With a unanimous vote Monday night, Ottawa city commissioners selected Eric Crowley to fill the vacant commission spot.

The position came open following the resignation of Emily Graves and will expire in November 2019. Crowley is the owner of Advantage Electric in Ottawa. On his application, he wrote that his experience as a business owner and a former commissioner will help him be successful.

“I feel as I can be a conduit for some of the Ottawa residents to be heard that normally would not be heard,” he wrote. “I love this town and have said many times and feel there is more that I can give to it. After spending almost seven months as a commissioner last year, I feel I can hit the ground running. This community has been good to me and my family and I feel it is my duty to give back to it.”

Crowley was previously appointed to the commission in June 2017 following the resignation of Linda Reed. He filled that seat until November 2017.

The commission interviewed five applicants for the position at Monday’s study session. Also interviewed were Brett Staneslow, Samantha Wiedel, Norman Griffith and Sheila Schaefer. After some discussion they narrowed their selection to two, Crowley and Staneslow. Mayor Michael Skidmore said it was a strong group and made the decision difficult.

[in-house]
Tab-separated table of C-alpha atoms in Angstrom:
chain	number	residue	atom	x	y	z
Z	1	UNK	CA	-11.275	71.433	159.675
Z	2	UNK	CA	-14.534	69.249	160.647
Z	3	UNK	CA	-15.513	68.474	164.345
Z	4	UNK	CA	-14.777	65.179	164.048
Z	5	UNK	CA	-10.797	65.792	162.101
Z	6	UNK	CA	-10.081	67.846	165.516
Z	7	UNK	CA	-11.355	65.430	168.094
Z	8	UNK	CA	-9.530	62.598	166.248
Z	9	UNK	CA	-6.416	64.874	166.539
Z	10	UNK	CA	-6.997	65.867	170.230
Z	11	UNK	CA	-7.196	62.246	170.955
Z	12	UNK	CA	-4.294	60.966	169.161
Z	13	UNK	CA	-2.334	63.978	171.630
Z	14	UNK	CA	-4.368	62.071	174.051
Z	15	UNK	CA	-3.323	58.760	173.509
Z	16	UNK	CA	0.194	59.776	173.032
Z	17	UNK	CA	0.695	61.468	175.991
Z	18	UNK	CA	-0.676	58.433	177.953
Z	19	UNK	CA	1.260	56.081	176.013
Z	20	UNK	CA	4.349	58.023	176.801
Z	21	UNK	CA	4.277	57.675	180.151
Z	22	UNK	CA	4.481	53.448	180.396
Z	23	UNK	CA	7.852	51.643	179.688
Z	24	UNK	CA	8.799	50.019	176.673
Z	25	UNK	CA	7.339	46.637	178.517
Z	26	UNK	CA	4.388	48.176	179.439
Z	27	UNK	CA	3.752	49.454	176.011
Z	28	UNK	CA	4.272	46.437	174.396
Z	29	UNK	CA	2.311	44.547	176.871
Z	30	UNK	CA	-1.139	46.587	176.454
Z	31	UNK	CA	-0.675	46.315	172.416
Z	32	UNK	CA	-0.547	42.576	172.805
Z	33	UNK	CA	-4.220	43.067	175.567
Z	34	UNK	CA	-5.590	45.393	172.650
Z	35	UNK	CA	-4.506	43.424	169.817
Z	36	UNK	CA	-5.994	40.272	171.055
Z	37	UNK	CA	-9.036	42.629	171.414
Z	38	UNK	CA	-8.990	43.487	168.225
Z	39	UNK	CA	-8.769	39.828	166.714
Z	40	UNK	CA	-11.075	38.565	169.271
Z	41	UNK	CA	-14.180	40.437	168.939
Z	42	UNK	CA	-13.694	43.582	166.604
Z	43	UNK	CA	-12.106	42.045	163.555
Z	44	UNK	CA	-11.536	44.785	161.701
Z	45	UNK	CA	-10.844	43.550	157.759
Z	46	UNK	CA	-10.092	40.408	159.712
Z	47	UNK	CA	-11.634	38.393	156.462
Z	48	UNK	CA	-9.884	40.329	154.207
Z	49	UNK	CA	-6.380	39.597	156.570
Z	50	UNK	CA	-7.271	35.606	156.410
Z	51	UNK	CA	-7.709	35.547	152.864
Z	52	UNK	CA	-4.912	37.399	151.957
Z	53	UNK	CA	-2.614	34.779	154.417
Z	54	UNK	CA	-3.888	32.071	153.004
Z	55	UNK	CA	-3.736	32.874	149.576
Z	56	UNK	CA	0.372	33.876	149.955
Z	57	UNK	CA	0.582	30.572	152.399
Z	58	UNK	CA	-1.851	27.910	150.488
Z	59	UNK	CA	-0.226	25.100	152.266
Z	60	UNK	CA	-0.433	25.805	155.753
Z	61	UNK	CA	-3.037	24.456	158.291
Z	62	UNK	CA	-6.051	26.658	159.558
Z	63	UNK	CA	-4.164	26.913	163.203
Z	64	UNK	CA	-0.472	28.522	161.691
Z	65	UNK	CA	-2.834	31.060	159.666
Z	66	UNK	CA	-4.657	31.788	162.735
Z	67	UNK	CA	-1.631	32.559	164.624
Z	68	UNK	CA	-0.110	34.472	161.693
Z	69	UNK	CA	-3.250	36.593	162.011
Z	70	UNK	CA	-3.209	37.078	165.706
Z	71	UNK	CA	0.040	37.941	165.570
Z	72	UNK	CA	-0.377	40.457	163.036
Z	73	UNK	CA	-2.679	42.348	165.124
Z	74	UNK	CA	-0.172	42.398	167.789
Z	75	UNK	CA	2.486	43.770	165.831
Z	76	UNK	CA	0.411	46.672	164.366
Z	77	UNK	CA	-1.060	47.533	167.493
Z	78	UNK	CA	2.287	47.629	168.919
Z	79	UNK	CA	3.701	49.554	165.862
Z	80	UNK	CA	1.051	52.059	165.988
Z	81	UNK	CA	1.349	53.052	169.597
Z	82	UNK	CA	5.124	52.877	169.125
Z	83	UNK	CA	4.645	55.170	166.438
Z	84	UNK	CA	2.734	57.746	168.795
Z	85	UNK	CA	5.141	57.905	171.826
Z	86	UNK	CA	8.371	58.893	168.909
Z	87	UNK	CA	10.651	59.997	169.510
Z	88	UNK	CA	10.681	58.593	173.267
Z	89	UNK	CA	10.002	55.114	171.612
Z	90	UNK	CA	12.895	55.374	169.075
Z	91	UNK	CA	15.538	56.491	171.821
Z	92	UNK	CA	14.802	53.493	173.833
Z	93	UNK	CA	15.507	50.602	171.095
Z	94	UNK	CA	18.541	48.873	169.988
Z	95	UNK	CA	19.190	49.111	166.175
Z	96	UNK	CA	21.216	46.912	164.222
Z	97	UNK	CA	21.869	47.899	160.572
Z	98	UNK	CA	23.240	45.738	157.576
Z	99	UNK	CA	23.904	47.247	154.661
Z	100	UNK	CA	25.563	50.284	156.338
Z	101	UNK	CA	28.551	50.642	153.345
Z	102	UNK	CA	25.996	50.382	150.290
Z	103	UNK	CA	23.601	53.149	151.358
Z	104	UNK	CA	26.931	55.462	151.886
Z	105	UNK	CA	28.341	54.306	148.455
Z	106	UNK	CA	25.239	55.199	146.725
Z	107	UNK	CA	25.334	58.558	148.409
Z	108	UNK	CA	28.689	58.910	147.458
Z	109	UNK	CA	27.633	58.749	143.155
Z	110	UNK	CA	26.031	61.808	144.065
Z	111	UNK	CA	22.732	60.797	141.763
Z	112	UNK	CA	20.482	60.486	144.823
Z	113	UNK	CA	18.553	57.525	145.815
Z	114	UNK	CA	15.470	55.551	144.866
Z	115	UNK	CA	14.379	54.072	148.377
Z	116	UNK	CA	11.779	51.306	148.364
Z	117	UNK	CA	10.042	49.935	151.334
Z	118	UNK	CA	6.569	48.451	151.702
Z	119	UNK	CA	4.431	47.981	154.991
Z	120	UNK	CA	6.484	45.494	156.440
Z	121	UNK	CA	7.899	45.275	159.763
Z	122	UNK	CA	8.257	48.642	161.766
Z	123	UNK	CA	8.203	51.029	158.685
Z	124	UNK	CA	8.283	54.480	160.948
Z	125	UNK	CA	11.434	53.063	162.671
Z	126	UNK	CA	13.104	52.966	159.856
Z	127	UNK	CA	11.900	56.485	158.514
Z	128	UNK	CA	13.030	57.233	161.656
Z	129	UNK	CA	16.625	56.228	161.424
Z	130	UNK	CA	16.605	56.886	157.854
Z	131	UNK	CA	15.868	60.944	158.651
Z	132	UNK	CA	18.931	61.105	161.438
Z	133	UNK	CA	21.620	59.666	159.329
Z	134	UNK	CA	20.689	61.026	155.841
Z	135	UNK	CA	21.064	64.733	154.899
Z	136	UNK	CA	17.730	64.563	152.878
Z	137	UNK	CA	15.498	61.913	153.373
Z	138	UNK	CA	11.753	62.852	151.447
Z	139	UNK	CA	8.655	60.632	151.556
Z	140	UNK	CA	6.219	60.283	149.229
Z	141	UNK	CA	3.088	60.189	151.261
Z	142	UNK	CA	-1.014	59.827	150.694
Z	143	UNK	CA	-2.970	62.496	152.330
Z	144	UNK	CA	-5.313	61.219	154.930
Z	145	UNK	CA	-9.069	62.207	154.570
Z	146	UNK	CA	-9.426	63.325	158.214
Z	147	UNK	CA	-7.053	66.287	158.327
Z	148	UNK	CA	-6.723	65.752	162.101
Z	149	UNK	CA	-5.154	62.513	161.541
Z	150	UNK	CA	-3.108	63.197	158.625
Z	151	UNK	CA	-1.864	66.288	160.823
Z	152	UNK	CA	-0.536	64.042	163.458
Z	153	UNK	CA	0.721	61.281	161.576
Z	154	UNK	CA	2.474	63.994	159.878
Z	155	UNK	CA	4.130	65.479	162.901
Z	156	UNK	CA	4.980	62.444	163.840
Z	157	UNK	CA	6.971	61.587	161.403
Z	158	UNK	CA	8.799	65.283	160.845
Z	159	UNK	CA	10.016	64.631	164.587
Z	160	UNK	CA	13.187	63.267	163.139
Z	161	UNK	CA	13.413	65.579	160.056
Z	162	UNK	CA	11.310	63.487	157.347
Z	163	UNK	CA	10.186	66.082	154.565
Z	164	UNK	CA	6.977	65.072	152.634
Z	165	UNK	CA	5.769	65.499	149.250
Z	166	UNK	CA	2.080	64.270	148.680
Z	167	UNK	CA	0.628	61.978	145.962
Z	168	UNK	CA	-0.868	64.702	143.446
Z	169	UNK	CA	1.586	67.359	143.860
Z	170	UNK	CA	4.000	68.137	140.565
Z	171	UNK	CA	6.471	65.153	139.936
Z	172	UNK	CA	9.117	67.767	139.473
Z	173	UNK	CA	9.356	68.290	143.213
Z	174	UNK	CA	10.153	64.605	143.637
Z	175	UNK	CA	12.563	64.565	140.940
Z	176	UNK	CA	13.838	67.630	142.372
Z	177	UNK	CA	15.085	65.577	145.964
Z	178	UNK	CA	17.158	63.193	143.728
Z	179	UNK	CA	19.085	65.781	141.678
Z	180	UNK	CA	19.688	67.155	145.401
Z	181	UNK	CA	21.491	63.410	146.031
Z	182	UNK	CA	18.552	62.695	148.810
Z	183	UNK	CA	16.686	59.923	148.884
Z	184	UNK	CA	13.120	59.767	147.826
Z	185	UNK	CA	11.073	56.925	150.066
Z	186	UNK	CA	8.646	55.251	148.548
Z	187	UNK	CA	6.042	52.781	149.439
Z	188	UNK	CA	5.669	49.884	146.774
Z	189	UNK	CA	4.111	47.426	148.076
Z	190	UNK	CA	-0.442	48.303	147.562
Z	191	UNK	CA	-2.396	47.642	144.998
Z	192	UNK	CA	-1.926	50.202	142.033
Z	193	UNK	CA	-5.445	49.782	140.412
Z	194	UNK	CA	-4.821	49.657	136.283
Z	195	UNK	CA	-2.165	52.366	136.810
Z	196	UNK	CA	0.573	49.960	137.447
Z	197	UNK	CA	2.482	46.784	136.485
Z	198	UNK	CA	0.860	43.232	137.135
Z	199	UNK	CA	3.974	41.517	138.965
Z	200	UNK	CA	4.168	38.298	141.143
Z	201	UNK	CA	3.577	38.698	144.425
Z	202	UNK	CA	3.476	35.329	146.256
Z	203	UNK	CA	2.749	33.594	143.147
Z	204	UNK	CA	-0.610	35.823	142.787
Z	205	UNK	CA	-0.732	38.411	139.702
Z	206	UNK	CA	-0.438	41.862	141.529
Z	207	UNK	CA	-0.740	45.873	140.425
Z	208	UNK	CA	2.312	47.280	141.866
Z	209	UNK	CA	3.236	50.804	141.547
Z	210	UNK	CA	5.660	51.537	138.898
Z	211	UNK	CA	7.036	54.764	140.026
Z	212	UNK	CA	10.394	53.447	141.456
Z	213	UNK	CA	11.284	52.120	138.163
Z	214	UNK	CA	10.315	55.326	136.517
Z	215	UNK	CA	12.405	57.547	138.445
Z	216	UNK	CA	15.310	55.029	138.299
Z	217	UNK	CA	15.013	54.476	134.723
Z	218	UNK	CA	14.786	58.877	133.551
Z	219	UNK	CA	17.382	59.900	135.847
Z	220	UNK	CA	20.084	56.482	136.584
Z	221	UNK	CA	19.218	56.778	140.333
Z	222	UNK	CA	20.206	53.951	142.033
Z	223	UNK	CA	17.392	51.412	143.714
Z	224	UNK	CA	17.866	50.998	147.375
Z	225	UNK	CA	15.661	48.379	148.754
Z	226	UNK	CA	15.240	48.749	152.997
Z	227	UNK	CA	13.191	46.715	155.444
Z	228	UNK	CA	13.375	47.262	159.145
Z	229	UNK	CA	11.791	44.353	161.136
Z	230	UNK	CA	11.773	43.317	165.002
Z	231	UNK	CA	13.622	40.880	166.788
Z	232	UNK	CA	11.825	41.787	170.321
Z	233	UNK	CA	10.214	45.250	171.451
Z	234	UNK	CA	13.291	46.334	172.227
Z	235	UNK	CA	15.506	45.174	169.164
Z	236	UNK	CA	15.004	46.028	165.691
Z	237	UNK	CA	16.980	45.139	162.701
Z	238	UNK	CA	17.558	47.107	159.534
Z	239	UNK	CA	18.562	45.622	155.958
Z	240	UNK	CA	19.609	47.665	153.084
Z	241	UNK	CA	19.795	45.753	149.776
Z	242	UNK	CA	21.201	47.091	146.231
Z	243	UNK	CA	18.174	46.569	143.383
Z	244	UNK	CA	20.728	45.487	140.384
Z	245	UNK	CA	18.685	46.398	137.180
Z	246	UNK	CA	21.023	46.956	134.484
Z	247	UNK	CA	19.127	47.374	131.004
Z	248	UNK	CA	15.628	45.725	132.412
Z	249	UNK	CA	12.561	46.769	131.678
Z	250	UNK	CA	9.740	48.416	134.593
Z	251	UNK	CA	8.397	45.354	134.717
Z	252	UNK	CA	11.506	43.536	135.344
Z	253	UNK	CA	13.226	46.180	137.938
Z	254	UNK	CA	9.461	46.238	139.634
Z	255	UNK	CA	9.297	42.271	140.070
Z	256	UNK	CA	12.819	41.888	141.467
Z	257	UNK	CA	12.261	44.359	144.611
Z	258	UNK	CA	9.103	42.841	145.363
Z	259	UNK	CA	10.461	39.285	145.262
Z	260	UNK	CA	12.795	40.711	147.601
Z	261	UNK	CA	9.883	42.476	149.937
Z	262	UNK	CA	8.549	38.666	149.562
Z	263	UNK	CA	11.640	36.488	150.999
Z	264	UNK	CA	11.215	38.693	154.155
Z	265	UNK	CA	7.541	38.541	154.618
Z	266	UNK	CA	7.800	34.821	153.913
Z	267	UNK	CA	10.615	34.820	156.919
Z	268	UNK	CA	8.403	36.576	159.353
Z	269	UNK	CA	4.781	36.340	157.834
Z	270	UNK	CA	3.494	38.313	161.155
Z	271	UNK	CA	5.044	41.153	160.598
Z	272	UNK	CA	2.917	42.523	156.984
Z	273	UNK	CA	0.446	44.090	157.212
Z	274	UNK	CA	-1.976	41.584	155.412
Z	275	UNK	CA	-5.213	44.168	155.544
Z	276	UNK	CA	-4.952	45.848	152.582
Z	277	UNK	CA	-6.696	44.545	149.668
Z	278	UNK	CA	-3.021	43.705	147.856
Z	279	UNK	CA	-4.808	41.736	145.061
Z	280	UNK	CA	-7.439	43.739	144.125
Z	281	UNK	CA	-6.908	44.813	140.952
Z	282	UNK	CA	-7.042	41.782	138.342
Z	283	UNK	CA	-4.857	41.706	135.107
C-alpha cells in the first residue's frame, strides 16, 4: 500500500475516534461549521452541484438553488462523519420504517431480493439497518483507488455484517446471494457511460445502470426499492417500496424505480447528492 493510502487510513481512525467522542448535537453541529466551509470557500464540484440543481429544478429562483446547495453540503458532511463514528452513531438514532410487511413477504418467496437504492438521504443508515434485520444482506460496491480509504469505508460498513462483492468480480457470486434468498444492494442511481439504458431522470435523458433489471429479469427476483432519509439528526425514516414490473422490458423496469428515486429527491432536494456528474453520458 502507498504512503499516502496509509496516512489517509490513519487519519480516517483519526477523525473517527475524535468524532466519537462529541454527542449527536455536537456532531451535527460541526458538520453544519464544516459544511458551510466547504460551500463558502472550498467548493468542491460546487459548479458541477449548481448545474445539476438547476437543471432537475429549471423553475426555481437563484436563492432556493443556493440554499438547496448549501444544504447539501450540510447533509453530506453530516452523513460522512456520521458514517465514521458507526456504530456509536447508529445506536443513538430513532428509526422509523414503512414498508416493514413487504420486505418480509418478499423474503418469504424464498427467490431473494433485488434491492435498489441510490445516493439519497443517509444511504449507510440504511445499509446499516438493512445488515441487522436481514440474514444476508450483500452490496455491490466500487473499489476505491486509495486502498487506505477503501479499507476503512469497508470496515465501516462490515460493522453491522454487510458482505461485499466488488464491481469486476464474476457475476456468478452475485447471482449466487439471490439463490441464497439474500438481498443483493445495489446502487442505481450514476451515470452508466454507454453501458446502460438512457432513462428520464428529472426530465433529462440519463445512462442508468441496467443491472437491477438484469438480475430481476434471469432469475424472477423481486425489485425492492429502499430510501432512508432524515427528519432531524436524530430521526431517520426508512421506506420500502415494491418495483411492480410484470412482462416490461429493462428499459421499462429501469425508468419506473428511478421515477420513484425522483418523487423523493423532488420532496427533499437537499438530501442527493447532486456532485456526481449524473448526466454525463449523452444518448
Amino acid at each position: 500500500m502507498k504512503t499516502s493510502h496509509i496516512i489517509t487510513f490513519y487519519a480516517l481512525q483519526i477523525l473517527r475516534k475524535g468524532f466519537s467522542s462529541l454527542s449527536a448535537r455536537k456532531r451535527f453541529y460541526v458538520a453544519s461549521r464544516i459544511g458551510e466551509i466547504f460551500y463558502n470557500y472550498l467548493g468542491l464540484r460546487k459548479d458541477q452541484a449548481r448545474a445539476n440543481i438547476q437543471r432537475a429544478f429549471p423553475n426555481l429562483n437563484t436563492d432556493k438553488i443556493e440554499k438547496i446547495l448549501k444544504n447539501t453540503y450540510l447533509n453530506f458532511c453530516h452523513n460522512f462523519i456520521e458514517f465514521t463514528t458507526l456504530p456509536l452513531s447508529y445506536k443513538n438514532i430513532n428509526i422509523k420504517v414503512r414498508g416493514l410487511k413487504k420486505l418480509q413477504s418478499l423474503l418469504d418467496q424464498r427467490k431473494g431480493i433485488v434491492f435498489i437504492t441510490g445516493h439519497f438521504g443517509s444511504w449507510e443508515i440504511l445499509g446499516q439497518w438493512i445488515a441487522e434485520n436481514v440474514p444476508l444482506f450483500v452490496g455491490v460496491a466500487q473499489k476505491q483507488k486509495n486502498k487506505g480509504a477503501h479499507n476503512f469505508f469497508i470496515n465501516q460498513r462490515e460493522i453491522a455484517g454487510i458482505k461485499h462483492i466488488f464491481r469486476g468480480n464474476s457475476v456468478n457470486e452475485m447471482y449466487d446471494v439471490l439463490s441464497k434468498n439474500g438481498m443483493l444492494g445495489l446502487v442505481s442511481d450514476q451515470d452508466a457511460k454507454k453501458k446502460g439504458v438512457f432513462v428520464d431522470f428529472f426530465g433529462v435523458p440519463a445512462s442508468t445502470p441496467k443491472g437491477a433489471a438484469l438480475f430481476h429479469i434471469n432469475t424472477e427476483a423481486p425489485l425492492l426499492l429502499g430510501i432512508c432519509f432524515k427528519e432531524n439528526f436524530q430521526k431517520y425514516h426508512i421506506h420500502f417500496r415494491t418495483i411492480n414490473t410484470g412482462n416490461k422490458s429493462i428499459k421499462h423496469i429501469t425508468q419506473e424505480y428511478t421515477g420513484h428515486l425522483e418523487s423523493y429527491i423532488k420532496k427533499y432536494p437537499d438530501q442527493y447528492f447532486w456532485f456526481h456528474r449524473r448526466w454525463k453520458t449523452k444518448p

“It’s a good problem to have,” Skidmore said. “There are some good candidates and it always makes the decision more difficult but it helps us to pick the best of the pool to fill these positions.”

When discussing Crowley, the commission was impressed with his experience as a commissioner.

“Positives are he’s a business owner and he has gotten his feet wet doing this job,” commissioner Blake Jorgensen said.

Commissioner Tom Weigand added that his role as a business owner stood out to him.

“And I think what Blake said is important but he’s in a crucial industry where we can use some encouragement or communication with developers to make it easier and give better understanding as well as his experience and desire to service on the commission,” Weigand said. “I thought he did a great job of interviewing.”

That experience was also noticed by commissioner Sara Caylor.

“I think the one thing that we do have to remember is that when you do walk into this seat for the first time you just don’t know what you don’t know,” Caylor said. “He does come with a bit of knowledge that he can step into.”

After narrowing the choices, the decision to move forward on the vote was discussed. Skidmore asked the commissioners if they were ready to vote and all but Caylor said they were in favor of making a decision Monday night.

“If we’re at a standstill there is nothing that says we can’t bring them both back in and have a conversation,” she said. “We’ve passed the budget. There’s nothing critical on our agenda right now that we foresee will be divisive at this table. We only get one chance to make the right decision.”

“I’m trying to decide what my voting options are,” Caylor said. “Before I vote I want it to be noted that I am not in favor of this. We have taken time to talk about smoking in the park, we’ve taken time on lesser issues. When we put a person in this spot it’s a huge deal. I do think it’s unfair that vote is being forced today because I think we should take time to talk to the citizenry about who they want to represent them as a city commission, so I am begrudgingly voting in lieu of taking another week.”

Caylor then cast her vote for Crowley, making it unanimous.